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Soaring mortgage rates reach their highest level since 2001

Mortgage rates in the United States have ballooned past 7 percent for the first time since 2001, continuing a chain of increases that have plagued the American housing market.

Data released Wednesday by the Mortgage Bankers Association showed contract rates on a standard 30-year fixed mortgage were at 7.16 percent, Bloomberg reported. This marks a 22-basis-point increase for mortgage rates and represents the 10th price hike in a row.

The MBA data is based on a weekly survey of the American housing market. This rate increase appeared to be in line with floundering real estate across the country, with the MBA reporting that applications to purchase or finance a home fell another 1.7 percent — the lowest activity in the market since 1997, according to Bloomberg. Total mortgage applications are now only half of what they were in 2021, it was reported.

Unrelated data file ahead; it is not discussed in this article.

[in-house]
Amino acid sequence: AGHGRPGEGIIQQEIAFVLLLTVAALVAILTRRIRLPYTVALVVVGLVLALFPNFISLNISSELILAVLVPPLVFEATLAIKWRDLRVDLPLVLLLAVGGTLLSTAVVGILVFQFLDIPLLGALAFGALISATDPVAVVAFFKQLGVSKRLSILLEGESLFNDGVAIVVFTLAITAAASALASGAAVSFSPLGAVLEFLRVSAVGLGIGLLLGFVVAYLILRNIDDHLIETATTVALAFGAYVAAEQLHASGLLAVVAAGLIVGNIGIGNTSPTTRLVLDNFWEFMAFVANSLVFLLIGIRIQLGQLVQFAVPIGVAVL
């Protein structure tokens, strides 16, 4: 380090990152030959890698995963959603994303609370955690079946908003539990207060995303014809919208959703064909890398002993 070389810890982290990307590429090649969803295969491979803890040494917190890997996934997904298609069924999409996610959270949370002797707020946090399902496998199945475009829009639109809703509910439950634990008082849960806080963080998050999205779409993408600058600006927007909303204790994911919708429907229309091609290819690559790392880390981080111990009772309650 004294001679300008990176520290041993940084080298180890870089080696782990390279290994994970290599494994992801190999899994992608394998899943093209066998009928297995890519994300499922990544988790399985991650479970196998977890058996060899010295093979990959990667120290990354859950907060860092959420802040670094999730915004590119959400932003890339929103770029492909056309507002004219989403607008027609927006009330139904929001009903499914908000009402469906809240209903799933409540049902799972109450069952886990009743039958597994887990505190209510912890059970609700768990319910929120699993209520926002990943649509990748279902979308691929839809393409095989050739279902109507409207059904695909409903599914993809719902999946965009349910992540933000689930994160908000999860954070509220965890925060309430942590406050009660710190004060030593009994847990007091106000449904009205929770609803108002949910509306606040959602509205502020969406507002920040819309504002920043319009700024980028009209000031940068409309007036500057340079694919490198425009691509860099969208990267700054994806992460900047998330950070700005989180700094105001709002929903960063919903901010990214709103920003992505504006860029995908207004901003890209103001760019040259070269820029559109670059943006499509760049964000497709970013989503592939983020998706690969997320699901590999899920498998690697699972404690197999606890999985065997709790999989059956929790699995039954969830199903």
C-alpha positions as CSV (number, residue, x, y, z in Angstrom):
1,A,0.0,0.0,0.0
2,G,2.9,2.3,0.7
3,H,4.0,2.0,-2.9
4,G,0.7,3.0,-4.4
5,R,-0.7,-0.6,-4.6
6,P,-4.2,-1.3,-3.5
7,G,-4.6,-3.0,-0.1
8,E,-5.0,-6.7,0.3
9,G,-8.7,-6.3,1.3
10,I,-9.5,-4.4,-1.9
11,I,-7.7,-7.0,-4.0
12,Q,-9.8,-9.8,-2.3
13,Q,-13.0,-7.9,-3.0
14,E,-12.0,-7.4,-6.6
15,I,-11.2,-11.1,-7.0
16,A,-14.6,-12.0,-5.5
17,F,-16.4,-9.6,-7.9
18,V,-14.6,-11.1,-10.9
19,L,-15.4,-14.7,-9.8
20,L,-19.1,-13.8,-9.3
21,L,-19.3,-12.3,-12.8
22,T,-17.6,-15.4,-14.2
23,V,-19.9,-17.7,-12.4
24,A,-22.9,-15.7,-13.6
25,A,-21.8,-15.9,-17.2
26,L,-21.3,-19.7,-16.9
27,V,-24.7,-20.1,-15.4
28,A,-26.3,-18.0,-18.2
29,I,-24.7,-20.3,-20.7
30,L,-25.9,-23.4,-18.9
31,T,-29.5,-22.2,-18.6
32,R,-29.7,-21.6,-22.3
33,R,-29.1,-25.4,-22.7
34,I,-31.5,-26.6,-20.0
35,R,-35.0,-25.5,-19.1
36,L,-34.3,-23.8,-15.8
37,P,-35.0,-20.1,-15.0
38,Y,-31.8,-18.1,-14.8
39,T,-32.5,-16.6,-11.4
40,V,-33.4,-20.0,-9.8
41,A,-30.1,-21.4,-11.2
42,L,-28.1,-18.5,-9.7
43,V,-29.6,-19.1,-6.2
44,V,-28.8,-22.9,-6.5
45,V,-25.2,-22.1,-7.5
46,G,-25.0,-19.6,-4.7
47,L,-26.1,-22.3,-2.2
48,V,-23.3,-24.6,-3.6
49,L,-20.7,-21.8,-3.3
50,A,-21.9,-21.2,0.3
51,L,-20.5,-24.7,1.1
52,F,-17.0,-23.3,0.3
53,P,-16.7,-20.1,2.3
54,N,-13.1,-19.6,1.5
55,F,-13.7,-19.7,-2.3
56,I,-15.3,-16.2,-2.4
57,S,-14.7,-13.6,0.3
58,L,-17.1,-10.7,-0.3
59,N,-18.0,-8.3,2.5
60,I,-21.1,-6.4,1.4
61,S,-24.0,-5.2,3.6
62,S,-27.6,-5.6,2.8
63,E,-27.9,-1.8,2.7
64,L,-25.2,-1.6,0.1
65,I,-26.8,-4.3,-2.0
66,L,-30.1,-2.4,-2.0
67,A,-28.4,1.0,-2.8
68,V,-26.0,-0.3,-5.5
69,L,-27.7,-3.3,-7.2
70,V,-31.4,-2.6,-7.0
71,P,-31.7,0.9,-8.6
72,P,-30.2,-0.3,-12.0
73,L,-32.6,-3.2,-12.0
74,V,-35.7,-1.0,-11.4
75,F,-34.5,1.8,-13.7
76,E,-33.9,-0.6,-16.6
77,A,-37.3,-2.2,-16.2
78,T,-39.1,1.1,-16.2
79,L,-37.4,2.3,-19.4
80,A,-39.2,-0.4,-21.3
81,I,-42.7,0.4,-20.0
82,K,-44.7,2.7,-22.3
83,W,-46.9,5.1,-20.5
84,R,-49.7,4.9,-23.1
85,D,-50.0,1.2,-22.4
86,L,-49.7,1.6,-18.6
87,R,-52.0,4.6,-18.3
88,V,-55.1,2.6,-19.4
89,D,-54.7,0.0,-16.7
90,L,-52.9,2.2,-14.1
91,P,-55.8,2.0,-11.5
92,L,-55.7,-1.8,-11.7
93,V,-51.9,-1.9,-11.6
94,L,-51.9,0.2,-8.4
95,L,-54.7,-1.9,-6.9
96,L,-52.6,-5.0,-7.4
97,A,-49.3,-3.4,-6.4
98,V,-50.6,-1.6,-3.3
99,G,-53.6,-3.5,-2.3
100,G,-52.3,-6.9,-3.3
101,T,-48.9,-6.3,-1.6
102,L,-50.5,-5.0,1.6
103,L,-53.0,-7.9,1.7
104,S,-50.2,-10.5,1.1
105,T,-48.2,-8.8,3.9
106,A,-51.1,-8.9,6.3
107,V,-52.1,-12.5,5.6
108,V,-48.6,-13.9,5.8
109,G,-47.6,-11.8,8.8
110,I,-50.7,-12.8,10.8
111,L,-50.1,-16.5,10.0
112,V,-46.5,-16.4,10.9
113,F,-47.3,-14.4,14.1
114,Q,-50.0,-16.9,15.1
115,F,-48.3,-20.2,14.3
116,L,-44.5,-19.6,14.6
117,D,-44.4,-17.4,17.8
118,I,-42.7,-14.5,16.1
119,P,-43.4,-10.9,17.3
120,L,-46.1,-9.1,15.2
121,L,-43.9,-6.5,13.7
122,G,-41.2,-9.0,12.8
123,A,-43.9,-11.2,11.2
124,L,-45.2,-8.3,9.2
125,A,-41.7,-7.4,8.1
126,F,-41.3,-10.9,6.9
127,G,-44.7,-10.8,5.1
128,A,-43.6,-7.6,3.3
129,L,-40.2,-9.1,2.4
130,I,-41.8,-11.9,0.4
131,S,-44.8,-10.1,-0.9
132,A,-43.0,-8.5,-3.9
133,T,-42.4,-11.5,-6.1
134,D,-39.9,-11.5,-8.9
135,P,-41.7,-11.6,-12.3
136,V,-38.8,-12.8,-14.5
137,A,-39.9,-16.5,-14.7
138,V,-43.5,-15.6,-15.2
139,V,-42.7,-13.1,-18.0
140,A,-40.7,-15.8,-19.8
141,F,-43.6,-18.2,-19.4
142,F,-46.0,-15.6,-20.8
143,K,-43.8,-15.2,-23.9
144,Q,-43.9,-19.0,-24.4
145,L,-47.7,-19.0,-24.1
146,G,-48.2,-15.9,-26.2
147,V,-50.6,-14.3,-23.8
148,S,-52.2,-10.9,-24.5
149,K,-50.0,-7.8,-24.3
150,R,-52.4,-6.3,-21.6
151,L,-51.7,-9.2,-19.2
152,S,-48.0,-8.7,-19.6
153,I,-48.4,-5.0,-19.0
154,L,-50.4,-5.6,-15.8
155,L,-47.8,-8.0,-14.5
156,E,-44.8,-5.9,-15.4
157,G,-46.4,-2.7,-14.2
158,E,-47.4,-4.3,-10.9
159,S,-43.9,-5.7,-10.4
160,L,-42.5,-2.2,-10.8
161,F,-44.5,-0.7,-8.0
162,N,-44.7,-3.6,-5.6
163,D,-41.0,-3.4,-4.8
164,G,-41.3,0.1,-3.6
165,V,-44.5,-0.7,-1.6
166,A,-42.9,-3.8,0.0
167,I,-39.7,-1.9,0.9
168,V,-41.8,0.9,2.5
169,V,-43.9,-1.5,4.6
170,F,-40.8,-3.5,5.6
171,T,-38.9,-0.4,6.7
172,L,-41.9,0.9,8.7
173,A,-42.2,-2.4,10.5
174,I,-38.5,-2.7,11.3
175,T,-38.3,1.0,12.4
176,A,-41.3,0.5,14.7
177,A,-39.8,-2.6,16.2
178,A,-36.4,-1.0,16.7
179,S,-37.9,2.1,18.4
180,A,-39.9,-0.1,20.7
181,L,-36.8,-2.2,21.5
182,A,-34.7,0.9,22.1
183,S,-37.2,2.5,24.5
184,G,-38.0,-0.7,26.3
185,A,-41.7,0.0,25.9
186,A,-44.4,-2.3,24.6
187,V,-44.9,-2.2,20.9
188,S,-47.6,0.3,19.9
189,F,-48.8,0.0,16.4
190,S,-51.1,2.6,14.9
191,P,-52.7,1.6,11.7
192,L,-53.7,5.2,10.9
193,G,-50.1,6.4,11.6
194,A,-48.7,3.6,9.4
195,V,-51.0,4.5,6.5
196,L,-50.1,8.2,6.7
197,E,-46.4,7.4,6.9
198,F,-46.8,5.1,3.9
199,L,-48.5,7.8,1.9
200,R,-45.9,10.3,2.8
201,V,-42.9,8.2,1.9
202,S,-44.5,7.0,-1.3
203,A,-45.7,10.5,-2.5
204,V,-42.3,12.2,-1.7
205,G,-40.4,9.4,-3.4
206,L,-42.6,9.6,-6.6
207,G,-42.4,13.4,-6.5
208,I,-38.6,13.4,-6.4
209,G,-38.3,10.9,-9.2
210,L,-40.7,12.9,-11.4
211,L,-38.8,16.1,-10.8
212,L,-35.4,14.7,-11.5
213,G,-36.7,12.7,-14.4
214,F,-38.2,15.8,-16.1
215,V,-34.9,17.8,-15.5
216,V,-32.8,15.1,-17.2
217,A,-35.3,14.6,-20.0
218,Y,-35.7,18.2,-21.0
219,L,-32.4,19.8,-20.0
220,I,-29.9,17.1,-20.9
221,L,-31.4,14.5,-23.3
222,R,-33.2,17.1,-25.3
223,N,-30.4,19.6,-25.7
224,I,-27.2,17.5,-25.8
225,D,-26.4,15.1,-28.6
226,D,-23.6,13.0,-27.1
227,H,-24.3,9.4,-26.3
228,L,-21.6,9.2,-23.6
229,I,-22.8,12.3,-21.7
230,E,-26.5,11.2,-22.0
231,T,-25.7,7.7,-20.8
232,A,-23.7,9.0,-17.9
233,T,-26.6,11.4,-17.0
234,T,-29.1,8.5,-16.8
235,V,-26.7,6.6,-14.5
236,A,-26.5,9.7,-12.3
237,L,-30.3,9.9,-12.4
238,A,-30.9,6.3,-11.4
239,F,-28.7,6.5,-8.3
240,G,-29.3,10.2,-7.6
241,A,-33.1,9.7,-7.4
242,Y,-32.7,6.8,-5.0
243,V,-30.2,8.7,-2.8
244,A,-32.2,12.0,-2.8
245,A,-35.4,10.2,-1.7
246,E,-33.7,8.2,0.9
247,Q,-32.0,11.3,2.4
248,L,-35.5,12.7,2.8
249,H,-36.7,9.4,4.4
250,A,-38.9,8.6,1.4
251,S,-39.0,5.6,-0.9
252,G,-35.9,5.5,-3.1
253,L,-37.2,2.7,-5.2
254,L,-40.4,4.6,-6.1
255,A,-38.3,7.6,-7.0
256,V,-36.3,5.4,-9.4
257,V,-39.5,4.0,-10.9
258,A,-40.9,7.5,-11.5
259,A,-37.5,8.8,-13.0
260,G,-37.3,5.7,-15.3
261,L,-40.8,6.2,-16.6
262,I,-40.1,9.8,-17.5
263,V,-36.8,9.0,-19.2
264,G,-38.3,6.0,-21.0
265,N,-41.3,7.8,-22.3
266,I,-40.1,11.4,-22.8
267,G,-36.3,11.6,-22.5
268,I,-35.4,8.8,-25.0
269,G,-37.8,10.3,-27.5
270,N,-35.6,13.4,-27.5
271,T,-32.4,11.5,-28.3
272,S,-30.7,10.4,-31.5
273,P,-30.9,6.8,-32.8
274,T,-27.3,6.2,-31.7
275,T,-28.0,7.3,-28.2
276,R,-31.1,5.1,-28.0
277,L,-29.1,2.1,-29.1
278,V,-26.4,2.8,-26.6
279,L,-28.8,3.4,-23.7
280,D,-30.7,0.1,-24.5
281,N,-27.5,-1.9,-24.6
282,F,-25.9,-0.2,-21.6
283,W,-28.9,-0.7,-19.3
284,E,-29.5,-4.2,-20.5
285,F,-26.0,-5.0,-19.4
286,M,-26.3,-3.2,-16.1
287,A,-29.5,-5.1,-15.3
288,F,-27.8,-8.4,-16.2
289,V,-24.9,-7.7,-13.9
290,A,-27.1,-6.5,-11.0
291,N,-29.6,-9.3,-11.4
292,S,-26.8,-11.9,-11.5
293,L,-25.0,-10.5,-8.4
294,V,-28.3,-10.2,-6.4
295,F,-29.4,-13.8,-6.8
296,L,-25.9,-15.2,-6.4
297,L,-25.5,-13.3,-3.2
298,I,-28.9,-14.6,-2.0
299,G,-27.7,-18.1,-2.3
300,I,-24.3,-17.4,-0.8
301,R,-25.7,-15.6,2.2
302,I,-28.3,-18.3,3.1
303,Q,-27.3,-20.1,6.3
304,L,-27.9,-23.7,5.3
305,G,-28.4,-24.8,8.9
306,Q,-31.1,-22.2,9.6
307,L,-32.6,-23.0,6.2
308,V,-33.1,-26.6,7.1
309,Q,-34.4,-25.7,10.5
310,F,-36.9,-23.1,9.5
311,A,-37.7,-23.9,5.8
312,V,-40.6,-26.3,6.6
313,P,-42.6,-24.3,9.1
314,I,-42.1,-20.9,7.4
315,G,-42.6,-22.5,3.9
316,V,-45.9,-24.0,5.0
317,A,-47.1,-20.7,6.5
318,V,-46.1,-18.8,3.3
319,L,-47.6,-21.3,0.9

CNBC noted that, while the mortgage rate increases have been slowing down overall, rates are still significantly higher than the 3 percent seen at the beginning of this year. 

There is also no likely end in sight for the current housing crisis, experts told USA Today. The National Association of Realtors told the outlet that despite the shrinking level of mortgage applications, demand for homes remains high, resulting in a housing shortage and a market filled with unaffordable properties. 

The association estimated the total shortage nationwide to be around 5.5 million homes. New York City and Los Angeles were cited among the most problematic cities.